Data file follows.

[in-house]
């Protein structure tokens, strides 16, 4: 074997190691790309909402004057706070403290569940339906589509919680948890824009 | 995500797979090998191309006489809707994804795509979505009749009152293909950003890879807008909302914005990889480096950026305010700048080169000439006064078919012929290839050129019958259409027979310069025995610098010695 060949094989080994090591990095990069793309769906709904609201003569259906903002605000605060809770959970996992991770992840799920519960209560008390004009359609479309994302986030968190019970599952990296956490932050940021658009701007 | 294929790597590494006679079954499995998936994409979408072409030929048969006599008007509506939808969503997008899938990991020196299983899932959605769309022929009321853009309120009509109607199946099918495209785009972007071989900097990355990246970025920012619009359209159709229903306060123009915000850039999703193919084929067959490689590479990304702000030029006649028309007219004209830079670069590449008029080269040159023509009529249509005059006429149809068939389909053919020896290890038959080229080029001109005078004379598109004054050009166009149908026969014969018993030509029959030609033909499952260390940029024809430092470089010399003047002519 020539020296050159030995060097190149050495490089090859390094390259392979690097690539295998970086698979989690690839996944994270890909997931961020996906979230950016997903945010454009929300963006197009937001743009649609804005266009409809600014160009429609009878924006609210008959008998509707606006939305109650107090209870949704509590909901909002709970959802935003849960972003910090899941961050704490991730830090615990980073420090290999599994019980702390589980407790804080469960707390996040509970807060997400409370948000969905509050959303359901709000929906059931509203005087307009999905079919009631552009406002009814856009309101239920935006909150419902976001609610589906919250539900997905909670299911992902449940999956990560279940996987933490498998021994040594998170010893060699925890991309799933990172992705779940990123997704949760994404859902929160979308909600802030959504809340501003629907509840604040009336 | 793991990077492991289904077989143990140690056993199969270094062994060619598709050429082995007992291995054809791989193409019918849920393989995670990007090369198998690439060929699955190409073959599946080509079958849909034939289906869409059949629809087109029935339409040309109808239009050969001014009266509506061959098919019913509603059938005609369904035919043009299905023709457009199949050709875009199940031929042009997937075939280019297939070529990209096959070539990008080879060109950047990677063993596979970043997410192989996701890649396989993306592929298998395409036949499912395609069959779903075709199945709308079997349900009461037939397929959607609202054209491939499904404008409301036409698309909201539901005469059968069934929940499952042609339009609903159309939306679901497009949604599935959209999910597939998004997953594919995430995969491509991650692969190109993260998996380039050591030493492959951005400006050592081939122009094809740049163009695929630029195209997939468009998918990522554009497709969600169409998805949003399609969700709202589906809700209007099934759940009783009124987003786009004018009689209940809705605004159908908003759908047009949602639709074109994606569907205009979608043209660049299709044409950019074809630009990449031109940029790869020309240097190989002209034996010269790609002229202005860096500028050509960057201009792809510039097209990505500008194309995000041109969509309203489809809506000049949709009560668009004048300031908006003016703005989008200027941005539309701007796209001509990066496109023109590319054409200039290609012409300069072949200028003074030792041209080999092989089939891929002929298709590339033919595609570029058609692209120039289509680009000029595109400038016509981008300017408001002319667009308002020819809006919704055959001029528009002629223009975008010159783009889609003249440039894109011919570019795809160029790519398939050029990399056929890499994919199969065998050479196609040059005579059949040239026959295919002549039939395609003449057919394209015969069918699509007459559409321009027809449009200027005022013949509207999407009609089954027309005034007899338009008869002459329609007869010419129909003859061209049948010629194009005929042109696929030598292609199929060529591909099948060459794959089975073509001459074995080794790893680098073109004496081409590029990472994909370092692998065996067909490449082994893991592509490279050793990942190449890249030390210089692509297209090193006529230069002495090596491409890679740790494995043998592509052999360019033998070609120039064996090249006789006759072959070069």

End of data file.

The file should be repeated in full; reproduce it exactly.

[in-house]
């Protein structure tokens, strides 16, 4: 074997190691790309909402004057706070403290569940339906589509919680948890824009 | 995500797979090998191309006489809707994804795509979505009749009152293909950003890879807008909302914005990889480096950026305010700048080169000439006064078919012929290839050129019958259409027979310069025995610098010695 060949094989080994090591990095990069793309769906709904609201003569259906903002605000605060809770959970996992991770992840799920519960209560008390004009359609479309994302986030968190019970599952990296956490932050940021658009701007 | 294929790597590494006679079954499995998936994409979408072409030929048969006599008007509506939808969503997008899938990991020196299983899932959605769309022929009321853009309120009509109607199946099918495209785009972007071989900097990355990246970025920012619009359209159709229903306060123009915000850039999703193919084929067959490689590479990304702000030029006649028309007219004209830079670069590449008029080269040159023509009529249509005059006429149809068939389909053919020896290890038959080229080029001109005078004379598109004054050009166009149908026969014969018993030509029959030609033909499952260390940029024809430092470089010399003047002519 020539020296050159030995060097190149050495490089090859390094390259392979690097690539295998970086698979989690690839996944994270890909997931961020996906979230950016997903945010454009929300963006197009937001743009649609804005266009409809600014160009429609009878924006609210008959008998509707606006939305109650107090209870949704509590909901909002709970959802935003849960972003910090899941961050704490991730830090615990980073420090290999599994019980702390589980407790804080469960707390996040509970807060997400409370948000969905509050959303359901709000929906059931509203005087307009999905079919009631552009406002009814856009309101239920935006909150419902976001609610589906919250539900997905909670299911992902449940999956990560279940996987933490498998021994040594998170010893060699925890991309799933990172992705779940990123997704949760994404859902929160979308909600802030959504809340501003629907509840604040009336 | 793991990077492991289904077989143990140690056993199969270094062994060619598709050429082995007992291995054809791989193409019918849920393989995670990007090369198998690439060929699955190409073959599946080509079958849909034939289906869409059949629809087109029935339409040309109808239009050969001014009266509506061959098919019913509603059938005609369904035919043009299905023709457009199949050709875009199940031929042009997937075939280019297939070529990209096959070539990008080879060109950047990677063993596979970043997410192989996701890649396989993306592929298998395409036949499912395609069959779903075709199945709308079997349900009461037939397929959607609202054209491939499904404008409301036409698309909201539901005469059968069934929940499952042609339009609903159309939306679901497009949604599935959209999910597939998004997953594919995430995969491509991650692969190109993260998996380039050591030493492959951005400006050592081939122009094809740049163009695929630029195209997939468009998918990522554009497709969600169409998805949003399609969700709202589906809700209007099934759940009783009124987003786009004018009689209940809705605004159908908003759908047009949602639709074109994606569907205009979608043209660049299709044409950019074809630009990449031109940029790869020309240097190989002209034996010269790609002229202005860096500028050509960057201009792809510039097209990505500008194309995000041109969509309203489809809506000049949709009560668009004048300031908006003016703005989008200027941005539309701007796209001509990066496109023109590319054409200039290609012409300069072949200028003074030792041209080999092989089939891929002929298709590339033919595609570029058609692209120039289509680009000029595109400038016509981008300017408001002319667009308002020819809006919704055959001029528009002629223009975008010159783009889609003249440039894109011919570019795809160029790519398939050029990399056929890499994919199969065998050479196609040059005579059949040239026959295919002549039939395609003449057919394209015969069918699509007459559409321009027809449009200027005022013949509207999407009609089954027309005034007899338009008869002459329609007869010419129909003859061209049948010629194009005929042109696929030598292609199929060529591909099948060459794959089975073509001459074995080794790893680098073109004496081409590029990472994909370092692998065996067909490449082994893991592509490279050793990942190449890249030390210089692509297209090193006529230069002495090596491409890679740790494995043998592509052999360019033998070609120039064996090249006789006759072959070069």